Hippie. "Yours. [Pause, removes sunglasses] Up…Yours!"
Bernard’s friends hoot and holler at his folly

In terms of making his film, Laughlin was no longer willing to play nice with others. AIP’s Arkoff and Nicholson, having funded The Born Losers, initially agreed to do the same for Billy Jack. However, they dropped out when Laughlin proceeded to go way over budget. (Presumably they regretted this decision when the film became a smash hit. On the other hand, its success allowed them to re-release Born Losers as "The Original Billy Jack Movie," so they got something out of it, anyway.) 20th Century Fox took over, then dropped out for reasons similar to AIP’s, whereupon Warner Brothers picked the project up.

The film didn’t do as well financially as Laughlin thought it should. Irate, and believing the studio had screwed up the picture’s release, he sued Warners. (And thus, presumably, burned his bridges with the established film industry, although one doubts he cared much.) In the end, he won the right to re-release Billy Jack himself. Laughlin then cannily pioneered the use of saturation television advertising, a technique that was at that time a novelty, to reach the film’s target teen audience.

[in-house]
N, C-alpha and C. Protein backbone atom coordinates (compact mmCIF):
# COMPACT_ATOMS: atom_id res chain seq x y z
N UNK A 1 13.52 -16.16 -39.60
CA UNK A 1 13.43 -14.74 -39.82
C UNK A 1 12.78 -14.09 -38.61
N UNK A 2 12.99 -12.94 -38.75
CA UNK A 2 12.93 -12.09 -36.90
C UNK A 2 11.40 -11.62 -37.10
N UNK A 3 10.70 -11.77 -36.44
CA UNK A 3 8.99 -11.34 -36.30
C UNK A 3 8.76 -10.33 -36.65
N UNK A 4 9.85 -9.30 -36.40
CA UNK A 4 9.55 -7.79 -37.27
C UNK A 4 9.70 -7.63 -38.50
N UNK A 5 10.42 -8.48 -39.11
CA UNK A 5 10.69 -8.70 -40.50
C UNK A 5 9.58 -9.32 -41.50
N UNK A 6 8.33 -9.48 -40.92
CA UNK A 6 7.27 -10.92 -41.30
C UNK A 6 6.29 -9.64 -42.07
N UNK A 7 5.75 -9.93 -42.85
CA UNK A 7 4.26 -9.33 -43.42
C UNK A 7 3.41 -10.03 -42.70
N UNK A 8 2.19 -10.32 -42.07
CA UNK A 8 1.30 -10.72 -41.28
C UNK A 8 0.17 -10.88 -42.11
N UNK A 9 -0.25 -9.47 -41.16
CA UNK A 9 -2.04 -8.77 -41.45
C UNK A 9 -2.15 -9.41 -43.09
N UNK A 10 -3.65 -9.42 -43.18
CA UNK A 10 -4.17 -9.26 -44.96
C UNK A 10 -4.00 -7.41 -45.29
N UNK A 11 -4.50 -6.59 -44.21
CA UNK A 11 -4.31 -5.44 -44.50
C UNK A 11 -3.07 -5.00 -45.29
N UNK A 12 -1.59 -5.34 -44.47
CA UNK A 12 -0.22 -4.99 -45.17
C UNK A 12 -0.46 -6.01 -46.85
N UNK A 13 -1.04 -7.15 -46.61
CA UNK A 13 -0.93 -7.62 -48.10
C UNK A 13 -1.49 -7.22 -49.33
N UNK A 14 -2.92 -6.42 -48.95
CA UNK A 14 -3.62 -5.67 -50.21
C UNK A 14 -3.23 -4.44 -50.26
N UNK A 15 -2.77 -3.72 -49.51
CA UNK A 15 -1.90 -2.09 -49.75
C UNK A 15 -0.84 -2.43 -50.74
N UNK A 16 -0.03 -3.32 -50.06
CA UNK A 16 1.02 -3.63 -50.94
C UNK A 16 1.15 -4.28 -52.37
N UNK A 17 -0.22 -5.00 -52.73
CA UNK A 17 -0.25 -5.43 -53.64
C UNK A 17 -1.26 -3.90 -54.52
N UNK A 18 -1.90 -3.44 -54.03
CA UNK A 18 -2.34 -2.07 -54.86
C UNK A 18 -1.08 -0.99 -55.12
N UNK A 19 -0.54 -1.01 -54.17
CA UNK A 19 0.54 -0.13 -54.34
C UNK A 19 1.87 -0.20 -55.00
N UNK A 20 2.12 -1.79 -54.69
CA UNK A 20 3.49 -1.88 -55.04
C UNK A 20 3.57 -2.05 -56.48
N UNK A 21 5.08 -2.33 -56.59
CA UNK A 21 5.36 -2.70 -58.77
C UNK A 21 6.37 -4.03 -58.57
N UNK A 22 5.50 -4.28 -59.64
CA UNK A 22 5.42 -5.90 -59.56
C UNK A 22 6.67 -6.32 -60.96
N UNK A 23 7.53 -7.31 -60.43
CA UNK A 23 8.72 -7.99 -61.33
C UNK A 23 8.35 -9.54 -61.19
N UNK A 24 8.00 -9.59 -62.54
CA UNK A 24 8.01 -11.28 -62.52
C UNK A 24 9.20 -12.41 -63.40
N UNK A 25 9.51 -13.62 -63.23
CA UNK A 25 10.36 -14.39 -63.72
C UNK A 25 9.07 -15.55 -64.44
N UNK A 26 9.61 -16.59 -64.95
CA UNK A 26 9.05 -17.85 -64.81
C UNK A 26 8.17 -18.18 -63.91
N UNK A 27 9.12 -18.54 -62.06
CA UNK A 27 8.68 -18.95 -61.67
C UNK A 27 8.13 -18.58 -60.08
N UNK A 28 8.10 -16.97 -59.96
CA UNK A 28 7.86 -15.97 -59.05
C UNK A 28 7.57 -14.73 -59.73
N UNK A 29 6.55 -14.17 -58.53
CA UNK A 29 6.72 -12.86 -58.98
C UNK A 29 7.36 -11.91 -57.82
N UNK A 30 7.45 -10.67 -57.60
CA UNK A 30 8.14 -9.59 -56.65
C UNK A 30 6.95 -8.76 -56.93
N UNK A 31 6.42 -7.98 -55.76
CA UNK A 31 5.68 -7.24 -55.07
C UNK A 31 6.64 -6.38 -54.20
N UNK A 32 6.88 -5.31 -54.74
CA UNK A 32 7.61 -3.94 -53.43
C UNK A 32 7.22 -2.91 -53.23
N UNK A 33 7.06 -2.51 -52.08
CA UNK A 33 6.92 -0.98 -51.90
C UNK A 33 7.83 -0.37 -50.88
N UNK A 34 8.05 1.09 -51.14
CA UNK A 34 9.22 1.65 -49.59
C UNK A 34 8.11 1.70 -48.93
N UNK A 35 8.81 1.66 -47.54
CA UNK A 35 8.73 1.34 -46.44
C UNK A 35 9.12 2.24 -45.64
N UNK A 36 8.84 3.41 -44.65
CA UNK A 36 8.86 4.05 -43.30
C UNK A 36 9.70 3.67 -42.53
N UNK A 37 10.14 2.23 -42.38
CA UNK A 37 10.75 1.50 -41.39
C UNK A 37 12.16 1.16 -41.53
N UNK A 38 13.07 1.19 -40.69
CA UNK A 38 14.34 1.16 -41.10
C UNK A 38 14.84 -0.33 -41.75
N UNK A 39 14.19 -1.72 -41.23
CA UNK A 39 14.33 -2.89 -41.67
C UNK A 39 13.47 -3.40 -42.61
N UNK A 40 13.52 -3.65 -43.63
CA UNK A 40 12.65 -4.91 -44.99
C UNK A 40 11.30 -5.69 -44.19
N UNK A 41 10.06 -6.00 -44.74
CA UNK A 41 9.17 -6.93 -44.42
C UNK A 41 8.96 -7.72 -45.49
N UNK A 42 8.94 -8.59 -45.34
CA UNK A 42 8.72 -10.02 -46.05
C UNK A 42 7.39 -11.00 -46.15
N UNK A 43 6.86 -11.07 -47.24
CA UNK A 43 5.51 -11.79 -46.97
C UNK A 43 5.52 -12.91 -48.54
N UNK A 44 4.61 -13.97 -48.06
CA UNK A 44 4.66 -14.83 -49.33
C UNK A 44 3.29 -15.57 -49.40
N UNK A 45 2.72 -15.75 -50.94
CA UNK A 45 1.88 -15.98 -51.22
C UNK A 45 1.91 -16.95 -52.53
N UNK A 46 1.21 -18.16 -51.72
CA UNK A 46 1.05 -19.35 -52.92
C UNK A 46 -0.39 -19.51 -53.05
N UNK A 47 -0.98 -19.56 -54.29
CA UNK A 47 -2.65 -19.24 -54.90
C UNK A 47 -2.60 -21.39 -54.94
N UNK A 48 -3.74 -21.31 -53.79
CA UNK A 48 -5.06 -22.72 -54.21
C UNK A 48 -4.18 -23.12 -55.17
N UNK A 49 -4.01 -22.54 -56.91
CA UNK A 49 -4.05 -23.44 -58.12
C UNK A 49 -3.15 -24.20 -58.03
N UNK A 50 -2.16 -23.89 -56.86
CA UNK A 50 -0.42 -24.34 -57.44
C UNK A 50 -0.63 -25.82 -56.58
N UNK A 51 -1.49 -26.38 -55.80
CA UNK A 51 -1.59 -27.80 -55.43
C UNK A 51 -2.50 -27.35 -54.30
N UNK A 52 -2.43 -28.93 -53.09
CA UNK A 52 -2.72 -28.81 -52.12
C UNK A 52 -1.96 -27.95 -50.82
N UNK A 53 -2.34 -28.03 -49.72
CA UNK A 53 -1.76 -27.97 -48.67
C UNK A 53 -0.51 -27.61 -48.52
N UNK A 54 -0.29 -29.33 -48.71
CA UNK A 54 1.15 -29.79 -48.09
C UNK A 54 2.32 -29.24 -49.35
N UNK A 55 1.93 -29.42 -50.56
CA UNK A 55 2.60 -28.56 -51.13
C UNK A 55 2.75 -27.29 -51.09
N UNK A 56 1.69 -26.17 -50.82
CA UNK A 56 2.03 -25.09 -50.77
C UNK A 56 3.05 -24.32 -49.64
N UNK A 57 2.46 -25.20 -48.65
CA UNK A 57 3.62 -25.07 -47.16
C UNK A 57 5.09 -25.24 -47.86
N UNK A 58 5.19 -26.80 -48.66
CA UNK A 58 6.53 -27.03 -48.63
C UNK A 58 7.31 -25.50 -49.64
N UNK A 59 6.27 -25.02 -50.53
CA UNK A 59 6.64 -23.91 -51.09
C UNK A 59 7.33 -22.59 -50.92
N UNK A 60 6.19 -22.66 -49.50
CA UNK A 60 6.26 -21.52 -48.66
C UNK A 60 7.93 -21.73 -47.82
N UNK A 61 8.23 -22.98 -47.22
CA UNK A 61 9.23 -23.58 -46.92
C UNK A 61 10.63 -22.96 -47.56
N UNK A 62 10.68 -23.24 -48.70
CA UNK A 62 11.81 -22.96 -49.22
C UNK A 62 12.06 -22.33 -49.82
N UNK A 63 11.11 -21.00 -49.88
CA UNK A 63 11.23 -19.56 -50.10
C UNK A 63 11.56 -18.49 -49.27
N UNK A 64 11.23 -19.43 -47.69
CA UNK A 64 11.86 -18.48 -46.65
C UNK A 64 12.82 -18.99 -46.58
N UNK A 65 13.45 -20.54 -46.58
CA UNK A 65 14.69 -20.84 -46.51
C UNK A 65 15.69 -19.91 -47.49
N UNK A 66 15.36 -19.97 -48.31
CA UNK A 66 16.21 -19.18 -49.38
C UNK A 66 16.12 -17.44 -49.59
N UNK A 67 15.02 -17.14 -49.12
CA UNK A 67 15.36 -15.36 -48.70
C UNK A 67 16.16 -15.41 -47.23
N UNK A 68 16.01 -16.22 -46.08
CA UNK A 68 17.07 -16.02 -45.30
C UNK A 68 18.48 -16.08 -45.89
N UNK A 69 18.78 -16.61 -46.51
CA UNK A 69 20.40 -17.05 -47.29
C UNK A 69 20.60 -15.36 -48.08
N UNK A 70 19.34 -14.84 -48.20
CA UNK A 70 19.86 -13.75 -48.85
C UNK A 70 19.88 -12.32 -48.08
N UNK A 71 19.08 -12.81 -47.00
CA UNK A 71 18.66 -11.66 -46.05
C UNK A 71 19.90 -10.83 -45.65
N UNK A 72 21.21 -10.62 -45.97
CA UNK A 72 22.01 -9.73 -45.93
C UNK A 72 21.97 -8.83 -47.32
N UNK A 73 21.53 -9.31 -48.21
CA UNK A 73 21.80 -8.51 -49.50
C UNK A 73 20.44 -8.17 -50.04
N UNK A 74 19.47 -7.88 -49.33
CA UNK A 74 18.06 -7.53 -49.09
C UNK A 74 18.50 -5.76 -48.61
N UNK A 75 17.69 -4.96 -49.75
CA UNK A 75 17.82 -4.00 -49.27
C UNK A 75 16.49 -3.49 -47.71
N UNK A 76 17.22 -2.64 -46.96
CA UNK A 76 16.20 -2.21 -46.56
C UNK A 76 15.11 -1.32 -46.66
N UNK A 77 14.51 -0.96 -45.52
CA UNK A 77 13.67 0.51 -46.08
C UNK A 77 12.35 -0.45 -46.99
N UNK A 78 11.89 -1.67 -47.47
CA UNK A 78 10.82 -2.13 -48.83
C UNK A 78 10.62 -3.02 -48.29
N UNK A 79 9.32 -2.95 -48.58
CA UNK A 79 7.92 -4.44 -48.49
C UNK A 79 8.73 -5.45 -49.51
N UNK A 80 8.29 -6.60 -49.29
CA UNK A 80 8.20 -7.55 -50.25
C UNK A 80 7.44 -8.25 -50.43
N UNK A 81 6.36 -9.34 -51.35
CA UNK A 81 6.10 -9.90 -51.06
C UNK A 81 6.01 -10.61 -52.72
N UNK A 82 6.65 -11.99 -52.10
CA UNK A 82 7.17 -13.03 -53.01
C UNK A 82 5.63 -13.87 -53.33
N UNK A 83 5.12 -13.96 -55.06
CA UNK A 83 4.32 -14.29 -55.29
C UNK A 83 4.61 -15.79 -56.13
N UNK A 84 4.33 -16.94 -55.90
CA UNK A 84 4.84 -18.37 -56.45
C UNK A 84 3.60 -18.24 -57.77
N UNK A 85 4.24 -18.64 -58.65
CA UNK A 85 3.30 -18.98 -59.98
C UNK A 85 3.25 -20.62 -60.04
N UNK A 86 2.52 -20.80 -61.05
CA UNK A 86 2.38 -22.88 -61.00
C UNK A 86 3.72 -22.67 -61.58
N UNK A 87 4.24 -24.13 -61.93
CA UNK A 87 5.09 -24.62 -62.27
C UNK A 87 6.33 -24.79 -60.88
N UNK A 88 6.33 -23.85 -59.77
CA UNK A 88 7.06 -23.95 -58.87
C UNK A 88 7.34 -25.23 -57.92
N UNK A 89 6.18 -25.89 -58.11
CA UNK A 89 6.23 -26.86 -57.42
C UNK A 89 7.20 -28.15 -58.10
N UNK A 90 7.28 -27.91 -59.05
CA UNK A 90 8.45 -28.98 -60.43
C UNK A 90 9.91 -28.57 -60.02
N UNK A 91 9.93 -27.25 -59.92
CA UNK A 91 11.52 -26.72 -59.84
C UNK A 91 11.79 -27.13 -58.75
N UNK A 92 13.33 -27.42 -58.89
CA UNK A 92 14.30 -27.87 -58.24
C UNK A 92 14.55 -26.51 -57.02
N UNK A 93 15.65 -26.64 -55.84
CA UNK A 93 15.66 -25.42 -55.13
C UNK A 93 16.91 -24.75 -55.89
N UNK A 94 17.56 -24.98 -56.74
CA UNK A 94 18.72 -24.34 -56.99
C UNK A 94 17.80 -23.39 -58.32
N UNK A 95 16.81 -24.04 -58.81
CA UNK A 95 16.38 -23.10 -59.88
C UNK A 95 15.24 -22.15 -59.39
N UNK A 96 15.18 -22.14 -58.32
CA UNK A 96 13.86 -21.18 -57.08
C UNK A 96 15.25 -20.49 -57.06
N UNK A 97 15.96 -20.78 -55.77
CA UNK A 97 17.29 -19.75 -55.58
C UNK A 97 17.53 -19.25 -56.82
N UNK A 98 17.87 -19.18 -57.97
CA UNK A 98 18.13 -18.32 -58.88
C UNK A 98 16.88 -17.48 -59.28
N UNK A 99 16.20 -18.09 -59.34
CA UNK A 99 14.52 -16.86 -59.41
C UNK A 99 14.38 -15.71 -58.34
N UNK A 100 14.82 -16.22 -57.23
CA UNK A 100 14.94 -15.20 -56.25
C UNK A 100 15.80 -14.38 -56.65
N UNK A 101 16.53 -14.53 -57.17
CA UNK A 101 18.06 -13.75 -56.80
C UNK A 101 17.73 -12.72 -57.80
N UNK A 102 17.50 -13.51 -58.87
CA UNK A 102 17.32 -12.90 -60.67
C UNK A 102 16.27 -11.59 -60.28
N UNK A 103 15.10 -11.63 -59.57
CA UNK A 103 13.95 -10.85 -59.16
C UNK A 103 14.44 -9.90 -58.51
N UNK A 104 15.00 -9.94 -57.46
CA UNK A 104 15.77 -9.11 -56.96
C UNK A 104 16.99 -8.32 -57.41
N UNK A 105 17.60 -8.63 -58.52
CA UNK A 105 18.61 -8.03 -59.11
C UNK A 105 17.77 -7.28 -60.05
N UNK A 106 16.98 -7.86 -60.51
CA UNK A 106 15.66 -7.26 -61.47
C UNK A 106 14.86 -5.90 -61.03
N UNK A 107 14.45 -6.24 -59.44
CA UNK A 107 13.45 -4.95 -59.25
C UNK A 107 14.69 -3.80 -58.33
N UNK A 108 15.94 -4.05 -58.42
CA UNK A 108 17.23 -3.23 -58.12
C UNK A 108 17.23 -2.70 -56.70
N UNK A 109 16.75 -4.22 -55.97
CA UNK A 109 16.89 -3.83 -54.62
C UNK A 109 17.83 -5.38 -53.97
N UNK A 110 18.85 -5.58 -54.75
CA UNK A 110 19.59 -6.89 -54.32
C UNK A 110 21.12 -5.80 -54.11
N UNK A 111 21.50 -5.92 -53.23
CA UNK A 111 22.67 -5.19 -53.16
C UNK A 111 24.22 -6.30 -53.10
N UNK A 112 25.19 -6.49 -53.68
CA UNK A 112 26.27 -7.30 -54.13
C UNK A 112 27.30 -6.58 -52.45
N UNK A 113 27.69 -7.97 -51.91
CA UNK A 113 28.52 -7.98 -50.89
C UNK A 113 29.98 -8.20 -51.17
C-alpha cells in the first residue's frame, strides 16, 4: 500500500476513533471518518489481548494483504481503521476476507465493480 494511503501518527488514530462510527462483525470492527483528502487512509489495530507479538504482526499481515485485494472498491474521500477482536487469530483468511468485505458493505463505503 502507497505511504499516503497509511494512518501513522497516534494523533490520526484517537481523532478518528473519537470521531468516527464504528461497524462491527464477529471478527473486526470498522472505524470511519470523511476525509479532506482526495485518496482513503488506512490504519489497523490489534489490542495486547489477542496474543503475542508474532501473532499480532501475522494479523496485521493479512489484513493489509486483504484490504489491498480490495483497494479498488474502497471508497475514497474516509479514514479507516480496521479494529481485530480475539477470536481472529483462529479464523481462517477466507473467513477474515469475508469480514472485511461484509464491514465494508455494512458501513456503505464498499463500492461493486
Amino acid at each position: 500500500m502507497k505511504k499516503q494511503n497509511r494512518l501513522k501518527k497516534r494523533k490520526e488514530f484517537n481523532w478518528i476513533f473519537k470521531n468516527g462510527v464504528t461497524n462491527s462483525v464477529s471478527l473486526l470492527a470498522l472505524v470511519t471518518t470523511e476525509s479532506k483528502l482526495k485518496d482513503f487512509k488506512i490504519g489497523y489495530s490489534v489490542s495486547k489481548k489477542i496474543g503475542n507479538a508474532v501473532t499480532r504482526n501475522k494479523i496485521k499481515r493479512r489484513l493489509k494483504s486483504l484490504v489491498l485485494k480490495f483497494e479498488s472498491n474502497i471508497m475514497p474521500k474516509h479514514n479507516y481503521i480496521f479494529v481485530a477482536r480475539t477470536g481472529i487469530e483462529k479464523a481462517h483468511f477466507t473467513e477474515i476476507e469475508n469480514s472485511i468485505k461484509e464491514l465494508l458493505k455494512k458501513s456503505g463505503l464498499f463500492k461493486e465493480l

At this point the film became a tremendous smash. Between the two releases (Warner’s in 1971, Laughlin’s in ’74)—with, again, the majority of revenues being generated under Laughlin’s stewardship—Billy Jack generated an astounding $32 million. This gave the film the second highest box office tally of any movie made in 1971. The only film to beat it was Fiddler on the Roof, which tallied around $38 million. Coming in third, and a fairly distant third at that, was The French Connection, with $26.3 million*. That’s right, Billy Jack made more than The French Connection.